US8564544B2 (en) * 2006-09-06 2013-10-22 Apple Inc. Touch screen device, method, and graphical user interface for customizing display of content category icons
US7856605B2 (en) * 2006-10-26 2010-12-21 Apple Inc. Method, system, and graphical user interface for positioning an insertion marker in a touch screen display
US8570278B2 (en) * 2006-10-26 2013-10-29 Apple Inc. Portable multifunction device, method, and graphical user interface for adjusting an insertion point marker
KR20080063041A (en) * 2006-12-29 2008-07-03 삼성전자주식회사 Method and apparatus for user interface
US8519964B2 (en) * 2007-01-07 2013-08-27 Apple Inc. Portable multifunction device, method, and graphical user interface supporting user navigations of graphical objects on a touch screen display
US8788954B2 (en) 2007-01-07 2014-07-22 Apple Inc. Web-clip widgets on a portable multifunction device
US9933937B2 (en) 2007-06-20 2018-04-03 Apple Inc. Portable multifunction device, method, and graphical user interface for playing online videos
US9772751B2 (en) * 2007-06-29 2017-09-26 Apple Inc. Using gestures to slide between user interfaces
US8619038B2 (en) 2007-09-04 2013-12-31 Apple Inc. Editing interface
US9110590B2 (en) 2007-09-19 2015-08-18 Typesoft Technologies, Inc. Dynamically located onscreen keyboard
US9454270B2 (en) * 2008-09-19 2016-09-27 Apple Inc. Systems and methods for detecting a press on a touch-sensitive surface
US9619143B2 (en) * 2008-01-06 2017-04-11 Apple Inc. Device, method, and graphical user interface for viewing application launch icons
US8650507B2 (en) * 2008-03-04 2014-02-11 Apple Inc. Selecting of text using gestures
US8201109B2 (en) 2008-03-04 2012-06-12 Apple Inc. Methods and graphical user interfaces for editing on a portable multifunction device
KR101477743B1 (en) * 2008-06-16 2014-12-31 삼성전자 주식회사 Method terminal and perform its function
US8255830B2 (en) * 2009-03-16 2012-08-28 Apple Inc. Methods and graphical user interfaces for editing on a multifunction device with a touch screen display
JP5325979B2 (en) * 2009-04-24 2013-10-23 京セラ株式会社 Input device
EP2461236B1 (en) * 2009-07-29 2015-12-16 Kyocera Corporation Input apparatus and control method of input apparatus
JP5304544B2 (en) * 2009-08-28 2013-10-02 ソニー株式会社 The information processing apparatus, information processing method, and program
US8736561B2 (en) 2010-01-06 2014-05-27 Apple Inc. Device, method, and graphical user interface with content display modes and display rotation heuristics
DE102011006344A1 (en) 2010-03-31 2011-12-29 Tk Holdings, Inc. Occupant measurement system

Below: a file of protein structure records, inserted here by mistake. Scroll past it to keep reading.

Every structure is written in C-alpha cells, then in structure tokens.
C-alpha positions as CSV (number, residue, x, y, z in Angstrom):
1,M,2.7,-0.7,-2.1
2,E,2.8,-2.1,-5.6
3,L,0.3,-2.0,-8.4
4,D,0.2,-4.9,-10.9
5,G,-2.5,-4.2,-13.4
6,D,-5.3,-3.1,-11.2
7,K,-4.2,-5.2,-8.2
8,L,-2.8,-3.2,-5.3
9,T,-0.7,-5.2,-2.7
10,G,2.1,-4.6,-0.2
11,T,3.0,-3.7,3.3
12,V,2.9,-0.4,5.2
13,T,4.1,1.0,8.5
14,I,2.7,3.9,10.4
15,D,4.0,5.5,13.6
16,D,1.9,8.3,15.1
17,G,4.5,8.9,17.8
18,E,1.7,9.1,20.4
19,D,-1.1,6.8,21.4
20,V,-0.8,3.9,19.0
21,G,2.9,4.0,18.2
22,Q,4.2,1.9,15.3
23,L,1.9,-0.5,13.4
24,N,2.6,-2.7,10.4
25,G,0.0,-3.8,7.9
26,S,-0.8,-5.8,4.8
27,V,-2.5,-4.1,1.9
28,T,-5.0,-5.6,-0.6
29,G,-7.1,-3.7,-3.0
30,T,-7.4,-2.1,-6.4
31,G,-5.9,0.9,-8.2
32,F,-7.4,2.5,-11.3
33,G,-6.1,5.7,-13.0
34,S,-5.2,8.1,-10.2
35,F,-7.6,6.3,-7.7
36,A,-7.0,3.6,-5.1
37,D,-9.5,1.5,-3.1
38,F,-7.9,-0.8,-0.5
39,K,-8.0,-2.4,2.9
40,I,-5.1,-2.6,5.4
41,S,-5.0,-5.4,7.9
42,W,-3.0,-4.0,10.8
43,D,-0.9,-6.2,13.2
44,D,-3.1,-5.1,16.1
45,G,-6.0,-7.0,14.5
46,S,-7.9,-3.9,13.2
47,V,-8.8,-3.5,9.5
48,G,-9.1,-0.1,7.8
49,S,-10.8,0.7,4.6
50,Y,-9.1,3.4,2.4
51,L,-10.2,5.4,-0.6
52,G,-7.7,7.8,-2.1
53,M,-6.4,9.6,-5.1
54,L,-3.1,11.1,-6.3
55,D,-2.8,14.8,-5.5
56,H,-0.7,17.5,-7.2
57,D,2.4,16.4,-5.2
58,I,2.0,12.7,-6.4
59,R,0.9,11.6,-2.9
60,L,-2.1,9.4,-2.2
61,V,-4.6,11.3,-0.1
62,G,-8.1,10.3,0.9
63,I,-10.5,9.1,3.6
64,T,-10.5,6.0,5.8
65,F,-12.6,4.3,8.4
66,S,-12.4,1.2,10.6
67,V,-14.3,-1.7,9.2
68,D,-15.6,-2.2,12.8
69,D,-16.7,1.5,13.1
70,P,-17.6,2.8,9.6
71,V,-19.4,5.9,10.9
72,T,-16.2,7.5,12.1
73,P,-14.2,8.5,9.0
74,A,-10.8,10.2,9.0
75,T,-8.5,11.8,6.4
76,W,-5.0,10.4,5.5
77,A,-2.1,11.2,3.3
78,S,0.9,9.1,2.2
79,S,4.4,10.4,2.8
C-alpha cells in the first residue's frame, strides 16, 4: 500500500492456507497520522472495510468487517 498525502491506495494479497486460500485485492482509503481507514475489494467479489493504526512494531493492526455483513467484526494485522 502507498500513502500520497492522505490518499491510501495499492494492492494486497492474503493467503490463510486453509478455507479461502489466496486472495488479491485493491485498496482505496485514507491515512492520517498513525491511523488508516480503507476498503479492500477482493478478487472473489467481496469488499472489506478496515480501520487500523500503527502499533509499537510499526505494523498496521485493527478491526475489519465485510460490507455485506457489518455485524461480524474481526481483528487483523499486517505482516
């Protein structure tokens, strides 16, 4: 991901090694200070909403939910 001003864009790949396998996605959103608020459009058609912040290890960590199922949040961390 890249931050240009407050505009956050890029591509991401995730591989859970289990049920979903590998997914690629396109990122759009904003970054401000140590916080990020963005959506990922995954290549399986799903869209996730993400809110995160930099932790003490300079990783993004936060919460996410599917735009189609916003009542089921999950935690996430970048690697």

US9007190B2 (en) 2010-03-31 2015-04-14 Tk Holdings Inc. Steering wheel sensors
DE102011006649B4 (en) 2010-04-02 2018-05-03 Tk Holdings Inc. Steering wheel with hand sensors
US8490027B2 (en) * 2010-04-16 2013-07-16 Nokia Corporation User control
EP2381351B1 (en) * 2010-04-20 2017-12-06 BlackBerry Limited Portable electronic device having touch-sensitive display with a variable repeat control mode.
JP2012027722A (en) * 2010-07-23 2012-02-09 Sony Corp Information processing unit, information processing method and information processing program
US20130154989A1 (en) * 2010-08-30 2013-06-20 Hewlett-Packard Development Company System and method for touch screen
KR20130052743A (en) * 2010-10-15 2013-05-23 삼성전자주식회사 Method for selecting menu item
US20120102401A1 (en) * 2010-10-25 2012-04-26 Nokia Corporation Method and apparatus for providing text selection
WO2012098469A3 (en) 2011-01-20 2012-09-13 Cleankeys Inc. Systems and methods for monitoring surface sanitation
US9158378B2 (en) * 2011-02-10 2015-10-13 Kyocera Corporation Electronic device and control method for electronic device
JP2012203622A (en) * 2011-03-25 2012-10-22 Panasonic Corp Input device
WO2012138404A3 (en) * 2011-04-07 2013-03-21 Cleankeys Inc. Systems and methods for detecting a press on a touch-sensitive surface
US8952987B2 (en) 2011-05-19 2015-02-10 Qualcomm Incorporated User interface elements augmented with force detection
WO2012164883A1 (en) * 2011-05-27 2012-12-06 京セラ株式会社 Electronic apparatus
US8826190B2 (en) 2011-05-27 2014-09-02 Google Inc. Moving a graphical selector
US8656315B2 (en) 2011-05-27 2014-02-18 Google Inc. Moving a graphical selector
JP5808404B2 (en) * 2011-05-27 2015-11-10 京セラ株式会社 Electronics
US9092130B2 (en) 2011-05-31 2015-07-28 Apple Inc. Devices, methods, and graphical user interfaces for document manipulation
JP5957875B2 (en) * 2011-12-26 2016-07-27 ソニー株式会社 Head-mounted display